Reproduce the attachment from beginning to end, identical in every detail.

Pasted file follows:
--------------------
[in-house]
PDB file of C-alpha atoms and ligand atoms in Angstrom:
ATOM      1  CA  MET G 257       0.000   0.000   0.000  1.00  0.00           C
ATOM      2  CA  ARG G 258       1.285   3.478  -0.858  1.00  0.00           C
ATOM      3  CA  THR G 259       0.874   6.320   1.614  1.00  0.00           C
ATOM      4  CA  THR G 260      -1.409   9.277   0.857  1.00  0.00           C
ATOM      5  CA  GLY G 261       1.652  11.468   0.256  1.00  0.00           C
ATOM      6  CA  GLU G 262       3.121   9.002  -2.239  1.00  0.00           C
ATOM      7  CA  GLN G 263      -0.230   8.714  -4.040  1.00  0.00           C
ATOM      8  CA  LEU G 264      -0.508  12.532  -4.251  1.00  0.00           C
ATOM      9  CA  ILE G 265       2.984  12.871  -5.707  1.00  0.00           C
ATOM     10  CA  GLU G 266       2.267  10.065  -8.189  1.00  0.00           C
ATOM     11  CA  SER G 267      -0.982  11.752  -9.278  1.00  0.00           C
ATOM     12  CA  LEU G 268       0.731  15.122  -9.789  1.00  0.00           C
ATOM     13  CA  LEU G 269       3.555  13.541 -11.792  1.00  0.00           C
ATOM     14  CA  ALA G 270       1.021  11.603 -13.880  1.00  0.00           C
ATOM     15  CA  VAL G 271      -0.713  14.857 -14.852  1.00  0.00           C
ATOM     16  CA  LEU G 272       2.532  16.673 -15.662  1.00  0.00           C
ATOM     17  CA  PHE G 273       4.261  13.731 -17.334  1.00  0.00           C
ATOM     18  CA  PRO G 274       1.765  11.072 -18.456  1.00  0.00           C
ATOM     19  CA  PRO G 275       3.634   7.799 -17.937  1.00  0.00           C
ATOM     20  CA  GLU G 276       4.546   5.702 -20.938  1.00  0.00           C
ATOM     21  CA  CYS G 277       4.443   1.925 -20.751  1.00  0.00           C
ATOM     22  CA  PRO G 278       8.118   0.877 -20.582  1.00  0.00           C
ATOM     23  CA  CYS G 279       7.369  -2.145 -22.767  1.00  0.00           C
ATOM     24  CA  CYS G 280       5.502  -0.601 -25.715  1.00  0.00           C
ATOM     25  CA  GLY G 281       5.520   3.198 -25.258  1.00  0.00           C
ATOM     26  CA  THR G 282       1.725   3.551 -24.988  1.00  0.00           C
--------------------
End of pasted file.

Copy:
[in-house]
PDB file of C-alpha atoms and ligand atoms in Angstrom:
ATOM      1  CA  MET G 257       0.000   0.000   0.000  1.00  0.00           C
ATOM      2  CA  ARG G 258       1.285   3.478  -0.858  1.00  0.00           C
ATOM      3  CA  THR G 259       0.874   6.320   1.614  1.00  0.00           C
ATOM      4  CA  THR G 260      -1.409   9.277   0.857  1.00  0.00           C
ATOM      5  CA  GLY G 261       1.652  11.468   0.256  1.00  0.00           C
ATOM      6  CA  GLU G 262       3.121   9.002  -2.239  1.00  0.00           C
ATOM      7  CA  GLN G 263      -0.230   8.714  -4.040  1.00  0.00           C
ATOM      8  CA  LEU G 264      -0.508  12.532  -4.251  1.00  0.00           C
ATOM      9  CA  ILE G 265       2.984  12.871  -5.707  1.00  0.00           C
ATOM     10  CA  GLU G 266       2.267  10.065  -8.189  1.00  0.00           C
ATOM     11  CA  SER G 267      -0.982  11.752  -9.278  1.00  0.00           C
ATOM     12  CA  LEU G 268       0.731  15.122  -9.789  1.00  0.00           C
ATOM     13  CA  LEU G 269       3.555  13.541 -11.792  1.00  0.00           C
ATOM     14  CA  ALA G 270       1.021  11.603 -13.880  1.00  0.00           C
ATOM     15  CA  VAL G 271      -0.713  14.857 -14.852  1.00  0.00           C
ATOM     16  CA  LEU G 272       2.532  16.673 -15.662  1.00  0.00           C
ATOM     17  CA  PHE G 273       4.261  13.731 -17.334  1.00  0.00           C
ATOM     18  CA  PRO G 274       1.765  11.072 -18.456  1.00  0.00           C
ATOM     19  CA  PRO G 275       3.634   7.799 -17.937  1.00  0.00           C
ATOM     20  CA  GLU G 276       4.546   5.702 -20.938  1.00  0.00           C
ATOM     21  CA  CYS G 277       4.443   1.925 -20.751  1.00  0.00           C
ATOM     22  CA  PRO G 278       8.118   0.877 -20.582  1.00  0.00           C
ATOM     23  CA  CYS G 279       7.369  -2.145 -22.767  1.00  0.00           C
ATOM     24  CA  CYS G 280       5.502  -0.601 -25.715  1.00  0.00           C
ATOM     25  CA  GLY G 281       5.520   3.198 -25.258  1.00  0.00           C
ATOM     26  CA  THR G 282       1.725   3.551 -24.988  1.00  0.00           C